I will give the plot a 5 star rating because it has a seamless flow and a single thread connecting every act and action in the narrative.
Also going for a 5 star, it has a rich pack of theme, a lesson after every sentence. Because of space, we may not have sufficiently covered everything in this article.
Character Development 🌟🌟🌟🌟
A 4 star from me. Like I said, I found some details missing at some point e.g Funmi’s ability to communicate with Yejide and Akin since she was recommended by Moomi. We care to know more about Funmi and I felt we treated her character too trivial.
A good 5 star for originality and concise use of words, there was no padding in the use of language.
Let me not repeat what I have said, 3 star from me and I am being nice…lol.
Up vote 🌟🌟🌟🌟🌟
The use of folklore was epic for me, it brought the narrative home to ijinle – home. I am an advocate for folklore and any book that incorporates this in the narrative will always have my Grammy abi it’s Oscars? Whichever, I just know that folklore used in Stay With Me was exceptionally creative. It not only creates a breakaway from the tension but it was subtly used to promote what’s peculiar to us as Nigerians and Africans. I love folklore.
Another up vote is the excellent adaptation of a common story to a multiple award-winning book. The writer could have rendered this story like every common tale of childlessness but she didn’t. The introduction of conflict both external and internal helped to develop the plot to an ecclesiastical level. I always say the way a story is told is the point that differentiates mere writers and those that blaze the path of the literary. Weldon Ayobami – Let your joy be mine too. Amen.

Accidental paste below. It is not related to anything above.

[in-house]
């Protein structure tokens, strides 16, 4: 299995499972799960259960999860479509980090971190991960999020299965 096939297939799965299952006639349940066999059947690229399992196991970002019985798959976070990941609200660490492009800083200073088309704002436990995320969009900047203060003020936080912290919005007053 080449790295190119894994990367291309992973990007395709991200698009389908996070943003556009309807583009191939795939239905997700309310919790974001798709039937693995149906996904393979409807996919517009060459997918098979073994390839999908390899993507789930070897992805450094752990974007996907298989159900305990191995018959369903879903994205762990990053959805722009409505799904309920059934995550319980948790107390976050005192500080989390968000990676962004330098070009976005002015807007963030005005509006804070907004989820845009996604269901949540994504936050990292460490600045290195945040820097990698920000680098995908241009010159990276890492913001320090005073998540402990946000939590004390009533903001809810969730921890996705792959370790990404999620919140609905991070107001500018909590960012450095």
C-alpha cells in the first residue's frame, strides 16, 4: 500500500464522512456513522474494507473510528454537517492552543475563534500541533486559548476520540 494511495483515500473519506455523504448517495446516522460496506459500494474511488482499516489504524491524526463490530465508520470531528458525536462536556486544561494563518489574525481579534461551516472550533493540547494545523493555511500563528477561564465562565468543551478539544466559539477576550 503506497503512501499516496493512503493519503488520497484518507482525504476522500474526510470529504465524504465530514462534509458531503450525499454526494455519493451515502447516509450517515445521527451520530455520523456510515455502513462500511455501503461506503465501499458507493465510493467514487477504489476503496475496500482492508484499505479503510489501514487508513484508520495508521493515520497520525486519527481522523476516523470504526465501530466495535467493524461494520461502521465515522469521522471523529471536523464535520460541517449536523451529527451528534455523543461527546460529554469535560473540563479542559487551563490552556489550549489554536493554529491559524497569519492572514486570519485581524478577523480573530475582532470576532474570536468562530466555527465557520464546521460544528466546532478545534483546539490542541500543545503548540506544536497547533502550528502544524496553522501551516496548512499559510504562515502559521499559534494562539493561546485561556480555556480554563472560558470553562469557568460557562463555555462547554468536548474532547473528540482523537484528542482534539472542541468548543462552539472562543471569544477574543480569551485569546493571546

Down Vote 👎
The sex scenes were too cliched, I felt like I was reading one of these romance novels written by quack American writers. The use of the F word was a total off point, this is a prose and not an erotic novel, a more appropriate verb could have done the magic. Pardon my criticism but I have read too much of America and can’t keep quiet when we import some of their cliche that’s old and outdated. I find this with most romance writers in Nigeria. Create new lingo if you must have a sex scene in your book, let’s not spoil the good dish with expired maggi – Nigerian word for seasoning.
And yes, when was Rotimi born? I love her too much and want to know. Is she a big girl now? Lol, that’s me thinking out.